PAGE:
Thailand–China relations have often been described metaphorically as fraternal, signifying the special place China has in Thai foreign policy. However, Sino–Thai brotherly friendship is an illusion. Based on archival evidence recently made available in Bangkok, this study provides a new account of Thailand’s relations with China in the 1990s, usually described by scholars as the period of partnership. This study argues that during this period, Thai foreign policy vis-a-vis China was almost exclusively driven by the Kingdom’s national interests, framed by its consistent diplomatic mentality over time. Specifically, the primacy of national interest was a modus operandi of Thailand’s China policy. Notably, Bangkok policymakers viewed China’s expanding role and influence in mainland Southeast Asia and throughout Asia as a long-term threat to the Kingdom’s security. Thus, ironically, China and Thailand might not be termed brothers but possibly in a distant fraternal relationship that some might categorize as “others.”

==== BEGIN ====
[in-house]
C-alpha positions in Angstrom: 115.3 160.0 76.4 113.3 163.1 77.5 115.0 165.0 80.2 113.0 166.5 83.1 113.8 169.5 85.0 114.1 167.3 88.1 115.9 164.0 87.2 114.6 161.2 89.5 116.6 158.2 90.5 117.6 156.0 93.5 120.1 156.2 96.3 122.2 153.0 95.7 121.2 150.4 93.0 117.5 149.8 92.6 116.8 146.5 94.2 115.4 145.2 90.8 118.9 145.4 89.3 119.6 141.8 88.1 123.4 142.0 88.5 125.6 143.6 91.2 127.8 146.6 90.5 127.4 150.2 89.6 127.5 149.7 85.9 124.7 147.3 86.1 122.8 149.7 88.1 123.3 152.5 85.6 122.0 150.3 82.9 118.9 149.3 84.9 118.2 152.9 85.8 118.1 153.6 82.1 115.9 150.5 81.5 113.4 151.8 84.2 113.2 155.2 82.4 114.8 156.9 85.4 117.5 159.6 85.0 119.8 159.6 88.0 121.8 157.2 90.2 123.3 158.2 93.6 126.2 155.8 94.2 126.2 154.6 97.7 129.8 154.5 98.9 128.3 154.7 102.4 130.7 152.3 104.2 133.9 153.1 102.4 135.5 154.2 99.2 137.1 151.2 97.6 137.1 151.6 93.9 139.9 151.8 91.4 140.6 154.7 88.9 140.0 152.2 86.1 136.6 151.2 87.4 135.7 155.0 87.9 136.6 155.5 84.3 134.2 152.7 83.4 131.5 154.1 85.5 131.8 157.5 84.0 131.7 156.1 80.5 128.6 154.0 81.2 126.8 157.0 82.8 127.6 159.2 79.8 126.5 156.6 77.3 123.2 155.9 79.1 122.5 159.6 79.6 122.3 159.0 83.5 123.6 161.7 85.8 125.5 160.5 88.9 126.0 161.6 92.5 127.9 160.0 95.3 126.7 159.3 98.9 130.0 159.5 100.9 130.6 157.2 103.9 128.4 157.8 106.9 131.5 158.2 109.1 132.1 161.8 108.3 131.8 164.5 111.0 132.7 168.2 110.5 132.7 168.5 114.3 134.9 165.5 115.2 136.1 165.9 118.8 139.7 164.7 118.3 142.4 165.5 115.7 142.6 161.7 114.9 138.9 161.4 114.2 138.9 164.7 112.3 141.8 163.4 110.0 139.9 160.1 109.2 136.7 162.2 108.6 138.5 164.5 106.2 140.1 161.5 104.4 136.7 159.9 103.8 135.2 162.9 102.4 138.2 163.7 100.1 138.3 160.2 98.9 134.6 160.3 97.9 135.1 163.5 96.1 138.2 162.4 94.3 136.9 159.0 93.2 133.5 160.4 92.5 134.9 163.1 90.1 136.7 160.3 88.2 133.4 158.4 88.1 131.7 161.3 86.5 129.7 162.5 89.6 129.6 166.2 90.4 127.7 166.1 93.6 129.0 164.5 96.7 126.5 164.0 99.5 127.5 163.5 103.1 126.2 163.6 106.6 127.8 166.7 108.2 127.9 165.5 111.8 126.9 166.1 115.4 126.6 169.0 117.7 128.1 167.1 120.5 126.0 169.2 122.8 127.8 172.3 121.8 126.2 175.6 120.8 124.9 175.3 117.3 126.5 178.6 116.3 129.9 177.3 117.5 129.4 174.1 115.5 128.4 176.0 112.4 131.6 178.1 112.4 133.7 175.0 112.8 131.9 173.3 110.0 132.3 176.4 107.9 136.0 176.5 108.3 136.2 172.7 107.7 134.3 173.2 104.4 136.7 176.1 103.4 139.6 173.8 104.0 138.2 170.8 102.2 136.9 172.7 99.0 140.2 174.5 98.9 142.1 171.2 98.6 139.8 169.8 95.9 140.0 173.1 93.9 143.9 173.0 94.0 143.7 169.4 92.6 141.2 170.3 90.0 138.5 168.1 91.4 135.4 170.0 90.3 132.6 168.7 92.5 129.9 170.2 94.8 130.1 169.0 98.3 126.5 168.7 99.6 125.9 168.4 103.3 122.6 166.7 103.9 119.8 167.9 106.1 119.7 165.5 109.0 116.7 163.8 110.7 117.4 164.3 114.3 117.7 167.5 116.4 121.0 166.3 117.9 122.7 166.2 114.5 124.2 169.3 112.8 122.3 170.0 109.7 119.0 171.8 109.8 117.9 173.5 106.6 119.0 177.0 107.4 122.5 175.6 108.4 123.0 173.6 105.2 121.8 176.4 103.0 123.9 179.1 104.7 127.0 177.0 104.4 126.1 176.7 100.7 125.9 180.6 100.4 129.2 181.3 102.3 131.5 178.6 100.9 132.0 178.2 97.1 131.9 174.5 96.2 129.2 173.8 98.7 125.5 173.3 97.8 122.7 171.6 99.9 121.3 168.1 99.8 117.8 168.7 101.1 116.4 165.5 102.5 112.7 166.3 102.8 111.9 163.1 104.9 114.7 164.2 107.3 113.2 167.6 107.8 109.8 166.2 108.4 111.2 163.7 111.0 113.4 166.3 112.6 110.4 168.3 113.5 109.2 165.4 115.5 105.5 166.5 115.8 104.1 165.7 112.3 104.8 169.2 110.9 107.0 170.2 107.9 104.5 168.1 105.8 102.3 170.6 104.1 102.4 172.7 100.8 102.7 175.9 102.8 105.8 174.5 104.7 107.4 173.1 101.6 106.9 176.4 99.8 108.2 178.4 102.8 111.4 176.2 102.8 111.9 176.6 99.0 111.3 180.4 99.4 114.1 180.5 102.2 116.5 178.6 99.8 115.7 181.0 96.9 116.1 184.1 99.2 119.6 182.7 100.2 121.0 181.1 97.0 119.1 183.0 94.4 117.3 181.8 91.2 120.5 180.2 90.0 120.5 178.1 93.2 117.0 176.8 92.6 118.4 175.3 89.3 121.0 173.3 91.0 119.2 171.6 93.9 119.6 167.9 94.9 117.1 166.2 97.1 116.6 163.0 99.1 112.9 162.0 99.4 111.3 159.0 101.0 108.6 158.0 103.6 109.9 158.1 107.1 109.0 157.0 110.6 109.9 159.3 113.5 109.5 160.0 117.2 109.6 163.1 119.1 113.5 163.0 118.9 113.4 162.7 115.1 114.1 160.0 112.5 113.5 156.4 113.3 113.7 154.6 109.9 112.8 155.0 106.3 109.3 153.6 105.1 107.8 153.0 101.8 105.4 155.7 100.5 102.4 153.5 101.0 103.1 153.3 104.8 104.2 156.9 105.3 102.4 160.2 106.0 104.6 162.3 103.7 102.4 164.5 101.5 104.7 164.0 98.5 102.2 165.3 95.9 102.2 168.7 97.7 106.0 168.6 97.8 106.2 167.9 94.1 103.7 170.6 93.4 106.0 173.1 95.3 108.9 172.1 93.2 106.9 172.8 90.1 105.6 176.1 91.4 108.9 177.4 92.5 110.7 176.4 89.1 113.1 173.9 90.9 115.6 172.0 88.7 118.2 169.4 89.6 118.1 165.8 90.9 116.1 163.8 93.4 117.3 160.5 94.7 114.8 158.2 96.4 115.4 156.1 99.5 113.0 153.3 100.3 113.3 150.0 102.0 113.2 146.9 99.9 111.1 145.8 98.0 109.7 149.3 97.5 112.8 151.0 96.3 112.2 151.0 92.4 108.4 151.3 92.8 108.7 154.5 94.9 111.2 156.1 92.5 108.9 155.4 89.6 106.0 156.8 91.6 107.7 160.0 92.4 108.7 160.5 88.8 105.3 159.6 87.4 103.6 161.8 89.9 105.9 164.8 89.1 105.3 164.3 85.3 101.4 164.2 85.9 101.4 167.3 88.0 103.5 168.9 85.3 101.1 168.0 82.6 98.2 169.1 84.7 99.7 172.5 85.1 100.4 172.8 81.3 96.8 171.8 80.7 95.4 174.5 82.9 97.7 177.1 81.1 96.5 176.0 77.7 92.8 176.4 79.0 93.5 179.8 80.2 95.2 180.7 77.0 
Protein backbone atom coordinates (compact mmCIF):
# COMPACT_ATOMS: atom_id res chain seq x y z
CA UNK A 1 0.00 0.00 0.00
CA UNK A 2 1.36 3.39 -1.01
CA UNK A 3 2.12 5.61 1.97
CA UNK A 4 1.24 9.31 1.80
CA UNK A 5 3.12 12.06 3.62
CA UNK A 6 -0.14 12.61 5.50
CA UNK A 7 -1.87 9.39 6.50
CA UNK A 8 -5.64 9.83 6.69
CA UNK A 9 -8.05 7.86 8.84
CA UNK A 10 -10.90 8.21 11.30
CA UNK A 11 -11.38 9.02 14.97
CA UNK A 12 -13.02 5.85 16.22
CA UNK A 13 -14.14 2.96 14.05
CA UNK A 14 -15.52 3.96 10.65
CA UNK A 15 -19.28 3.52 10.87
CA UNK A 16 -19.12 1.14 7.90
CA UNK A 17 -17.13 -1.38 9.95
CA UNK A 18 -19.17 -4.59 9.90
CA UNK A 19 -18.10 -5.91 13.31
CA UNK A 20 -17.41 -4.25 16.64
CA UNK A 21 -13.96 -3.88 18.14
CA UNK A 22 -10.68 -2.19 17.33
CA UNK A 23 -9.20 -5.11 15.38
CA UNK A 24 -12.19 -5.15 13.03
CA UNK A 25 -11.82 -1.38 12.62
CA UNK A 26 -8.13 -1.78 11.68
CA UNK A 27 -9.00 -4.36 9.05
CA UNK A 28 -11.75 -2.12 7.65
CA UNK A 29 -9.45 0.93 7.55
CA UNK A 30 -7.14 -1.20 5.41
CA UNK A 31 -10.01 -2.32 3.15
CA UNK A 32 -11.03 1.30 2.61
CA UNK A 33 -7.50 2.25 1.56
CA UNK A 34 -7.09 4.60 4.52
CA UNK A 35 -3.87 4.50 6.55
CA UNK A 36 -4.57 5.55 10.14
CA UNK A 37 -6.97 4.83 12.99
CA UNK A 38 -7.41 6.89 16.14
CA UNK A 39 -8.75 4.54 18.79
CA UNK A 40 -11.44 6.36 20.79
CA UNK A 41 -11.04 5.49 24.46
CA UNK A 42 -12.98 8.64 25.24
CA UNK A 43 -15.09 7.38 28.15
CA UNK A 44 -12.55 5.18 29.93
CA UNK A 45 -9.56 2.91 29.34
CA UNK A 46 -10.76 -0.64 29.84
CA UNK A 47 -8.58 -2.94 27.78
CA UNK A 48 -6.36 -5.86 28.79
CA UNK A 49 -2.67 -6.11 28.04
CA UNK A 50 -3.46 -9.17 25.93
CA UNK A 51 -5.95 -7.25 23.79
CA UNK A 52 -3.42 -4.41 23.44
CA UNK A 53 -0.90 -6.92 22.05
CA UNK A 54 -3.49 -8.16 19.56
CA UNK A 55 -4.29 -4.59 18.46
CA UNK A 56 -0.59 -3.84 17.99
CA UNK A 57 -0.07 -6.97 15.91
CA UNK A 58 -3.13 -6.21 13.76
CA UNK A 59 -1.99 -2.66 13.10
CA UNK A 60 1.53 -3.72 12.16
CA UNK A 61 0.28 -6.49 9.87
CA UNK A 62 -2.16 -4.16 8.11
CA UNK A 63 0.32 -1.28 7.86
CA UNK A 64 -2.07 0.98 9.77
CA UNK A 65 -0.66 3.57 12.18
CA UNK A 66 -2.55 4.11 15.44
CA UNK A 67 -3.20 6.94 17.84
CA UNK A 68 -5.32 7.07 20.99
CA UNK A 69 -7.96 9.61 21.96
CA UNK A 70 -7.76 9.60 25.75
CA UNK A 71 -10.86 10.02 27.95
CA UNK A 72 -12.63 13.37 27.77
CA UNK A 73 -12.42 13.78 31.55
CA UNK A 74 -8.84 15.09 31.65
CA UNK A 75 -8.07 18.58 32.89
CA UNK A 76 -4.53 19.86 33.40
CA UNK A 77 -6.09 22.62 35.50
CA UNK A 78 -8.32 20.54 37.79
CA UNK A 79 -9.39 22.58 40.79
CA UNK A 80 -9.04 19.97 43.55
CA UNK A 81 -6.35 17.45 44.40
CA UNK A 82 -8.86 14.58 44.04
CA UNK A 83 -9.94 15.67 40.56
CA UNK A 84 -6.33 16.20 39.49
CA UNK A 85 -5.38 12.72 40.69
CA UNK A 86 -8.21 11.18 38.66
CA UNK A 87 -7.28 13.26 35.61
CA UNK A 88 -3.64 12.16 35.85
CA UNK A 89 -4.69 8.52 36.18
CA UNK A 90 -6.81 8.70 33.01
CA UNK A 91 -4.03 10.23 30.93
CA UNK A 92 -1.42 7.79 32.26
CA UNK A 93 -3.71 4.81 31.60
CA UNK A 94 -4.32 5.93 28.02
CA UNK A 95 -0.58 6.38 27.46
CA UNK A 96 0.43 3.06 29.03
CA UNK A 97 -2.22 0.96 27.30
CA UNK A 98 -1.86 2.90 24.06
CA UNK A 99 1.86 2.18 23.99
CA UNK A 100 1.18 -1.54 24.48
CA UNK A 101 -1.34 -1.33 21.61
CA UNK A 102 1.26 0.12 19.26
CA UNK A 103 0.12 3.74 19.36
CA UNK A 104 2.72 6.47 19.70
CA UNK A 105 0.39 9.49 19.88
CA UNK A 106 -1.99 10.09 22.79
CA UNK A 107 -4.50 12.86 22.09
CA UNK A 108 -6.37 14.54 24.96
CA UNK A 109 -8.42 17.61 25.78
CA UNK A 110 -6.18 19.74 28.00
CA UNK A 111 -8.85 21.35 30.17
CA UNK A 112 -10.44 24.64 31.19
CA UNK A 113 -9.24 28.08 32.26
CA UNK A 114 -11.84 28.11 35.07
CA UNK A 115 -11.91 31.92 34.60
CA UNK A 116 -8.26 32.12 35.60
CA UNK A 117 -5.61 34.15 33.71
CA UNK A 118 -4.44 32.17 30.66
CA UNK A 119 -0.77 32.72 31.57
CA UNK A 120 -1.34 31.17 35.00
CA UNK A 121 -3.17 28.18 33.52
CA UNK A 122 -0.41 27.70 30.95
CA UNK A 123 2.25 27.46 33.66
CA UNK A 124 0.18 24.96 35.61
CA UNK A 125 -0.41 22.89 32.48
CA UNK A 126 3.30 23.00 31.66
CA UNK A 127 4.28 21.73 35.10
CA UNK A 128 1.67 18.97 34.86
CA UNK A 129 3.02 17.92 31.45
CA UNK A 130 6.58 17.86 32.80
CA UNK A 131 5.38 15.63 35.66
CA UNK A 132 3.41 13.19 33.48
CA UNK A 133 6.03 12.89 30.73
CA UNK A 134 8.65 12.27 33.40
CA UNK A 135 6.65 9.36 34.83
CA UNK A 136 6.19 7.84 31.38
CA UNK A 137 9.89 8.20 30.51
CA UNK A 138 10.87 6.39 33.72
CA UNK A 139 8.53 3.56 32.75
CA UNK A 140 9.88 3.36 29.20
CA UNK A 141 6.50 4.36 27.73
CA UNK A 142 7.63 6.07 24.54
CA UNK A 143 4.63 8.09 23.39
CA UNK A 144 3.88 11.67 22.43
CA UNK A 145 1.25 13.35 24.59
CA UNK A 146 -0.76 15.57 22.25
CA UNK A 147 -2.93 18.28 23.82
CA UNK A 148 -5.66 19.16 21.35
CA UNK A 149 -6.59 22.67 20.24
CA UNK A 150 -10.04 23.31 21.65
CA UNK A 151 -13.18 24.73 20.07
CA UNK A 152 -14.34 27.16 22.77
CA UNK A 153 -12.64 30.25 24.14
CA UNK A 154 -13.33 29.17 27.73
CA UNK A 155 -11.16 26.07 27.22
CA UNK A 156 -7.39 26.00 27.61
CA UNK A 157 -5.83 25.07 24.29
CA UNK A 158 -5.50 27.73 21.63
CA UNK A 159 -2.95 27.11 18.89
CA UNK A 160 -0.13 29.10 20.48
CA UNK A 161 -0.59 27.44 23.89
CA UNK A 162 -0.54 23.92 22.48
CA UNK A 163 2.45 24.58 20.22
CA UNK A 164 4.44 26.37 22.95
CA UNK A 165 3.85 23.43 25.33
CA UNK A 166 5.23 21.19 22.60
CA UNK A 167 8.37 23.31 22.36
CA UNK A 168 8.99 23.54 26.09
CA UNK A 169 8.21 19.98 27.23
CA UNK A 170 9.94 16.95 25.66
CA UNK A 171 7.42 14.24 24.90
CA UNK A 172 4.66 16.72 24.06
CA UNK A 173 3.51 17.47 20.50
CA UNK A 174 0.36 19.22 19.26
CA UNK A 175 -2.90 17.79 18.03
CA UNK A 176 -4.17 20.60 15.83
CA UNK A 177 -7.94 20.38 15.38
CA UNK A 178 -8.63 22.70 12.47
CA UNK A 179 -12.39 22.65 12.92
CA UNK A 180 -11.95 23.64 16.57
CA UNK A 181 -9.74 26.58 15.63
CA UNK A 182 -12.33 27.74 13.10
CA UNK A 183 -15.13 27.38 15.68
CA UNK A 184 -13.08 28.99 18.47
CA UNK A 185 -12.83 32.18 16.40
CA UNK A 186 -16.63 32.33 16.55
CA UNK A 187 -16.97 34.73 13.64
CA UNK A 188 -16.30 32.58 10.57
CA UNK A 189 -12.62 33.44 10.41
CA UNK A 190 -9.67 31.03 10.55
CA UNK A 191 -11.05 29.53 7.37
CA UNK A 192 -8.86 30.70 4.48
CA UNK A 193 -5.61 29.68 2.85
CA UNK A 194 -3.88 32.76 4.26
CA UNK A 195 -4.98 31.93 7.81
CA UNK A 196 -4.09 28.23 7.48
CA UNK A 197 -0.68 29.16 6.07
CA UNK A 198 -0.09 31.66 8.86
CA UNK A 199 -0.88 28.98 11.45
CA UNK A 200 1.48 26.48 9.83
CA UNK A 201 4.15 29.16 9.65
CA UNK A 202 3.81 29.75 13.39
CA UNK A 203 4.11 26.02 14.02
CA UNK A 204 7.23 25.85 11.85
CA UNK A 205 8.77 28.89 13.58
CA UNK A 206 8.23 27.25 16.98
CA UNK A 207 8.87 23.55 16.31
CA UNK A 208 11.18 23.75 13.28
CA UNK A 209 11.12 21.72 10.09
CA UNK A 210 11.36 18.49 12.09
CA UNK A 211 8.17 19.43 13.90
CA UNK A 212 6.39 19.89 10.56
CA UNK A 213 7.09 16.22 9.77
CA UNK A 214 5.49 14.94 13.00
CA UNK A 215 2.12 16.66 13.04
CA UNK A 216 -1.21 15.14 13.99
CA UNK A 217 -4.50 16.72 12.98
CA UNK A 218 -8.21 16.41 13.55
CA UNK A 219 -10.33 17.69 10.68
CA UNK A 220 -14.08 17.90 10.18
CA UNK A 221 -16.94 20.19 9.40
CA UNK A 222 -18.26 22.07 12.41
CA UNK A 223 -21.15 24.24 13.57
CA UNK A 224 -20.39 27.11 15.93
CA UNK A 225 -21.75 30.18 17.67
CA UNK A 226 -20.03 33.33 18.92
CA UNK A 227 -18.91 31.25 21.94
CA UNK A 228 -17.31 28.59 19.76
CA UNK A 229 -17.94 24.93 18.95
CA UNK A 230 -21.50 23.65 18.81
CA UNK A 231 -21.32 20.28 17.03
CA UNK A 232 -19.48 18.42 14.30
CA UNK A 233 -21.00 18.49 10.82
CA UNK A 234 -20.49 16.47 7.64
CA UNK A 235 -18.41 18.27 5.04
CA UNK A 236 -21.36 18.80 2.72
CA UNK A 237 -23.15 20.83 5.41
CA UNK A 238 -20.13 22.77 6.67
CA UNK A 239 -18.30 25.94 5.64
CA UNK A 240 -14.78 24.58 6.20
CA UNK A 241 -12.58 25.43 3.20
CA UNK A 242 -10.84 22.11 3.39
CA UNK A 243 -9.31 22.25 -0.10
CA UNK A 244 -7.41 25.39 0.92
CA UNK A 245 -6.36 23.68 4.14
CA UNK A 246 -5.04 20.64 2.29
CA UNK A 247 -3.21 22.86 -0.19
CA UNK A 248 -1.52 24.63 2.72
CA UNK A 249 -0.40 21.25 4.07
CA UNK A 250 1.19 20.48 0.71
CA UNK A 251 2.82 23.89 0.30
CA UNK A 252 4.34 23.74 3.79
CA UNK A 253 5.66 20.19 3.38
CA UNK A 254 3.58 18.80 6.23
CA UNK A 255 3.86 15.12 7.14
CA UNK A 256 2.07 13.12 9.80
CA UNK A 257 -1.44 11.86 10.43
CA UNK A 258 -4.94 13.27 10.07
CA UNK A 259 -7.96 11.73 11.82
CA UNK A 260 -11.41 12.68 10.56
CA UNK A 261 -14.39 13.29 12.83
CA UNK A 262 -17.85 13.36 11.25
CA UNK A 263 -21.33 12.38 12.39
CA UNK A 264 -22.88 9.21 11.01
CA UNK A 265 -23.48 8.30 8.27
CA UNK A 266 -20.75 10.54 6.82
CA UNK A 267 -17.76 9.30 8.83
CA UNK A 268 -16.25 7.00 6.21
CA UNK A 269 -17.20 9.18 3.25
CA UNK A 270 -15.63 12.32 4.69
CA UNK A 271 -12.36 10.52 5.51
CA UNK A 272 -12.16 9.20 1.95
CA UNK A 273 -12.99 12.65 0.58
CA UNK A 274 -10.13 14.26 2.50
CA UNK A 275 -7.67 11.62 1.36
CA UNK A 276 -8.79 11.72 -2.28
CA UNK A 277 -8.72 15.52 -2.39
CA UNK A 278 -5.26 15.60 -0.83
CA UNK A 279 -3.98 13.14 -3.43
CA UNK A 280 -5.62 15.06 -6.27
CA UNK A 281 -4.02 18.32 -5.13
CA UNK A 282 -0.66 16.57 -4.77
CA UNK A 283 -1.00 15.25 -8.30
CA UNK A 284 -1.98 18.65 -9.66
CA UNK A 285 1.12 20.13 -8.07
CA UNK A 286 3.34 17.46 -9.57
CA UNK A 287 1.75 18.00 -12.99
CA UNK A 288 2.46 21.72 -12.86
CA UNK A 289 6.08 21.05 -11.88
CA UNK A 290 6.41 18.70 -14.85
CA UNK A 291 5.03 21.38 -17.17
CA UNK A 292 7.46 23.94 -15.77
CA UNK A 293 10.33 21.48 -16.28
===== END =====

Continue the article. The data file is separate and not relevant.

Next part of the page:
This article applies a new conflict resolution theory – False Readiness (FR) – to the Israeli-Palestinian conflict and offers a theory-based explanation of the numerous failures to resolve it. The FR theory was designed to facilitate research on protracted conflicts where the parties agree to open negotiations, conduct rounds for decades, but fail to reach peace agreements. It suggests that when at least one of the disputants does not seek resolution, no agreement can be achieved. Based on the FR theory, this article concludes that the Palestine Liberation Organization (PLO), the widely recognized sole representative of the Palestinians, behaved as an FR actor in negotiations with Israel. Ample empirical evidence demonstrates that this conduct is rooted in historical factors, ideological positions, and strategic policies adopted with little change since the establishment of the PLO in 1964. A similar application to the Israeli side may yield similar results.